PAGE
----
On a day the Indian men's hockey contingent returned home triumphant from China with the inaugural Asian Champions Trophy, the sports administrators pushed the game to the brink of disaster as the international hockey federation (FIH) renewed its threat to strip India of the right to host the Olympic Qualifying Tournament here in February 2012.
With the stakeholders -Hockey India (HI), Indian Hockey Federation (IHF) and Indian Olympic Association (IOA) - unable to settle their differences and set up a unified body to govern the sport in the country even after losing the men's Champions Trophy, the sports ministry officials met senior FIH officials, including president Leandro Negre and CEO Kelly Fairweather, on Tuesday. The FIH top brass told them in unequivocal terms that India would lose the Olympic Qualifiers if the governance issue was not resolved quickly.
“All the meetings were positive but we made it clear that what FIH wants is a single body for hockey in the country,” Fairweather said.
The FIH president also made it clear that it would only recognise Hockey India. "It is up to the government and Indian Olympic Association (IOA) to sort out the issue. It has to be done very soon," he said.
Though Negre did not set a deadline, he added, "We will not de-recoginise HI but are looking at some sort of a solution."
The FIH had launched its offensive in the morning itself by issuing a press release announcing Auckland (New Zealand) as the new host of Champions Trophy.
“As part of the move, New Zealand, ranked 7 in the world, will replace India which is ranked 9th in the Champions Trophy. India was originally allotted a place in the Champions Trophy as the host, but has now been extended an invitation to play as the top-seeded team at the Champions Challenge in November in South Africa,” the release said.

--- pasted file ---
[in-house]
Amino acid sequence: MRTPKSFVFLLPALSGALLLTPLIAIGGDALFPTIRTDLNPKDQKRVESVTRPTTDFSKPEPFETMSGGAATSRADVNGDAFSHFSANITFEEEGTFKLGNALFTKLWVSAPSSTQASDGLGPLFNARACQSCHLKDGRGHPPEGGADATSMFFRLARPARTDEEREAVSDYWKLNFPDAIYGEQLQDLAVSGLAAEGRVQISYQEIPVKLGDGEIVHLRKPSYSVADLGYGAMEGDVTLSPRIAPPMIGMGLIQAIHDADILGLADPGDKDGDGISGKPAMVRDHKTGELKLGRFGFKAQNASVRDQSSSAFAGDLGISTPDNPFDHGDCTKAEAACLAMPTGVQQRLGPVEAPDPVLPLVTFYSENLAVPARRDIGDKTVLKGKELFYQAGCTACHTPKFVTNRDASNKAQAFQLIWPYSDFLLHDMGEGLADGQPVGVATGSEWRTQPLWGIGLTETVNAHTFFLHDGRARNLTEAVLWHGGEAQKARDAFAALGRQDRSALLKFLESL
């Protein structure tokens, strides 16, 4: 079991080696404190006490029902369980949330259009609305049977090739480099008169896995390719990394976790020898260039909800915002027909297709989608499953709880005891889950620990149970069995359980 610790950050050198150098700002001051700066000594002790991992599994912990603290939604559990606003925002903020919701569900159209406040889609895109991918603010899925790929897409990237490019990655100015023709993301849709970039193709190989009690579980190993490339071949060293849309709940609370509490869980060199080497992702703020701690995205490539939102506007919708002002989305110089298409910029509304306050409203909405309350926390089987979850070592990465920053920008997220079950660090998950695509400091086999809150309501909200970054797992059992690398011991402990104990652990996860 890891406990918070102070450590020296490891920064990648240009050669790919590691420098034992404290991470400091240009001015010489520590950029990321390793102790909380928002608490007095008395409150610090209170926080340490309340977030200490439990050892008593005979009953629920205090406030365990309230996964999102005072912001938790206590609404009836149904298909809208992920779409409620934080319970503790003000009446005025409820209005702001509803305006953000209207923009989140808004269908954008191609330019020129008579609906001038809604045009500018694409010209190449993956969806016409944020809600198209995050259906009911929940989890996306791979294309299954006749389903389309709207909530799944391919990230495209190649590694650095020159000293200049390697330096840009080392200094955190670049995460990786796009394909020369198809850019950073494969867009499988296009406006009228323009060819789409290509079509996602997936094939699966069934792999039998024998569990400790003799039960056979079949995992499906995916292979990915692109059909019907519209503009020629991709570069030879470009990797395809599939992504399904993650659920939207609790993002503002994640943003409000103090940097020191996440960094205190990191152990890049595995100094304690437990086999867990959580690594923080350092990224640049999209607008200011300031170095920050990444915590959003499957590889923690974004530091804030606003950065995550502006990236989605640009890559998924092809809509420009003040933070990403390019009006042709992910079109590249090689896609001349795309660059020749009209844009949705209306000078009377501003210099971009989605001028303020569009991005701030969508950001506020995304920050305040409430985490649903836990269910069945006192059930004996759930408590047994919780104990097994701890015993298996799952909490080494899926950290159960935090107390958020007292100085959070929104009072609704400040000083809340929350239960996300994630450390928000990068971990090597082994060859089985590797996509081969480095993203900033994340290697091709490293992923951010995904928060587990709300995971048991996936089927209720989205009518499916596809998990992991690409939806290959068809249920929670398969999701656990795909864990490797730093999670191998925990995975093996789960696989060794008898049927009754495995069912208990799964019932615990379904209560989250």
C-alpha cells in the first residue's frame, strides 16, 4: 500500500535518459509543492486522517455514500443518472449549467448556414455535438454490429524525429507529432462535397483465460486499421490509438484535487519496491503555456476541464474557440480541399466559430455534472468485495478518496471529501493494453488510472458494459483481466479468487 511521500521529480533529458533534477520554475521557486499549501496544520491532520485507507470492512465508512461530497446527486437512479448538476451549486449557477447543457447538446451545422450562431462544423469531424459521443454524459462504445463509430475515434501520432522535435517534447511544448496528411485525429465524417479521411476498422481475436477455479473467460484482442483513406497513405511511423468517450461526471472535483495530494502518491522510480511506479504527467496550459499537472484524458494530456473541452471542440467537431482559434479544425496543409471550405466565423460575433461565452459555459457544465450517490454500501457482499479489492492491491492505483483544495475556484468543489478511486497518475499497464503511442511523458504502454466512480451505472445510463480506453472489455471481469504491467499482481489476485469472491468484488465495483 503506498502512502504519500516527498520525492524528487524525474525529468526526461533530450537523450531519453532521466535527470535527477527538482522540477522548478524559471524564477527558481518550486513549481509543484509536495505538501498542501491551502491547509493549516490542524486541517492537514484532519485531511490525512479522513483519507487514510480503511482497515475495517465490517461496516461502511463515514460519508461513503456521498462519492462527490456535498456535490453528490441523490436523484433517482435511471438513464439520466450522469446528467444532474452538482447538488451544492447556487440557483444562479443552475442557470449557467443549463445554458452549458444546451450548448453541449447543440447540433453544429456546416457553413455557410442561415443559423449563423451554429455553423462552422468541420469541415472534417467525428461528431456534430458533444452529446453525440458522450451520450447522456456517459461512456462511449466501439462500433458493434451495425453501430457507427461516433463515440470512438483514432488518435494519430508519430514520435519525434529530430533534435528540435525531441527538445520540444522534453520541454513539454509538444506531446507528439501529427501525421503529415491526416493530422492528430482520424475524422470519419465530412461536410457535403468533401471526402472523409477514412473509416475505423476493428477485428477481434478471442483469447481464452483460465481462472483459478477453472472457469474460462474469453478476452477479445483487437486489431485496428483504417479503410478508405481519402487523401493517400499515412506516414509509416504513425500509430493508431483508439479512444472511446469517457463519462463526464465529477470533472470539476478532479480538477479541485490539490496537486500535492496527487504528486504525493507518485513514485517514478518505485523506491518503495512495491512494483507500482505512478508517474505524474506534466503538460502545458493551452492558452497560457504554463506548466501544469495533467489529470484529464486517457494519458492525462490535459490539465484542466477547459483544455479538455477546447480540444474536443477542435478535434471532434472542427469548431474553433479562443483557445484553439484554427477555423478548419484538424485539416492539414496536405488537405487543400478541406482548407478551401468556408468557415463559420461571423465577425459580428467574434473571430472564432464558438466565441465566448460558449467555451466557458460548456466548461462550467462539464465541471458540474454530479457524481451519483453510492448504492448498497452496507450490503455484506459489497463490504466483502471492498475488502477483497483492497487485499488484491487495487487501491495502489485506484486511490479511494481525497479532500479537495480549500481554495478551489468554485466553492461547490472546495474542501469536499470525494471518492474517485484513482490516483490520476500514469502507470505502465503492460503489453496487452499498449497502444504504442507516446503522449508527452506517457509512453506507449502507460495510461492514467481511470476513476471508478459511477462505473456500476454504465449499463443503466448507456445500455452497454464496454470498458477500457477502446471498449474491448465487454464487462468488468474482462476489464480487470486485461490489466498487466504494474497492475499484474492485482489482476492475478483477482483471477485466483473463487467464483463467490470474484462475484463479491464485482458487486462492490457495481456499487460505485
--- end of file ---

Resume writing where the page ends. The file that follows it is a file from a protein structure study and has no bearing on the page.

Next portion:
Though Negre and Fairweather claimed the Champions Trophy issue was not on the agenda of Tuesday's meeting, the FIH attitude left sports minister, Ajay Maken, furious.
“Where is the need to sit across the table and discuss the issue with the FIH now. The world government body of hockey has already withdrawn the event without even discussing the matters with us,” the minister said.
The minister apprised the FIH chief of the ministry’s need to mediate between the warring hockey bodies. “We told the FIH that the government didn’t intervene in the hockey affairs on its own. The Apex court had directed us to do so. Hence we never had any choice.”
However, the ministry informed the FIH that only one body would represent the country at the international level. “We will discuss the issue with the Indian Olympic Association and both the federations (Hockey India and Indian Hockey Federation) before going ahead to talk to the international federation,” said the minister.
But going by the statements by top officials of the FIH, they are not in favour of an umbrella organisation dealing with them while two separate bodies function at the domestic level. They want firm assurances on setting up a unified body at all levels.
It's now for the ministry to work out a new solution.
More than an hour before the scheduled arrival of the hockey contingent, the 'dhol' party had arrived at Gate No. 6 of the Indira Gandhi international airport. “What brings you here,” asked a curious passenger. “Jeet kar aa raha hai hockey wala (the victorious team is coming back),” was the quick reply from a member of the party. “That’s good, the team has started to win again,” said the passenger.
The players arrived soon after, looking a transformed bunch. Perhaps, the triumph had added to their confidence levels.
Excited after leading the team to victory, skipper Rajpal said, “We are back to winning ways.”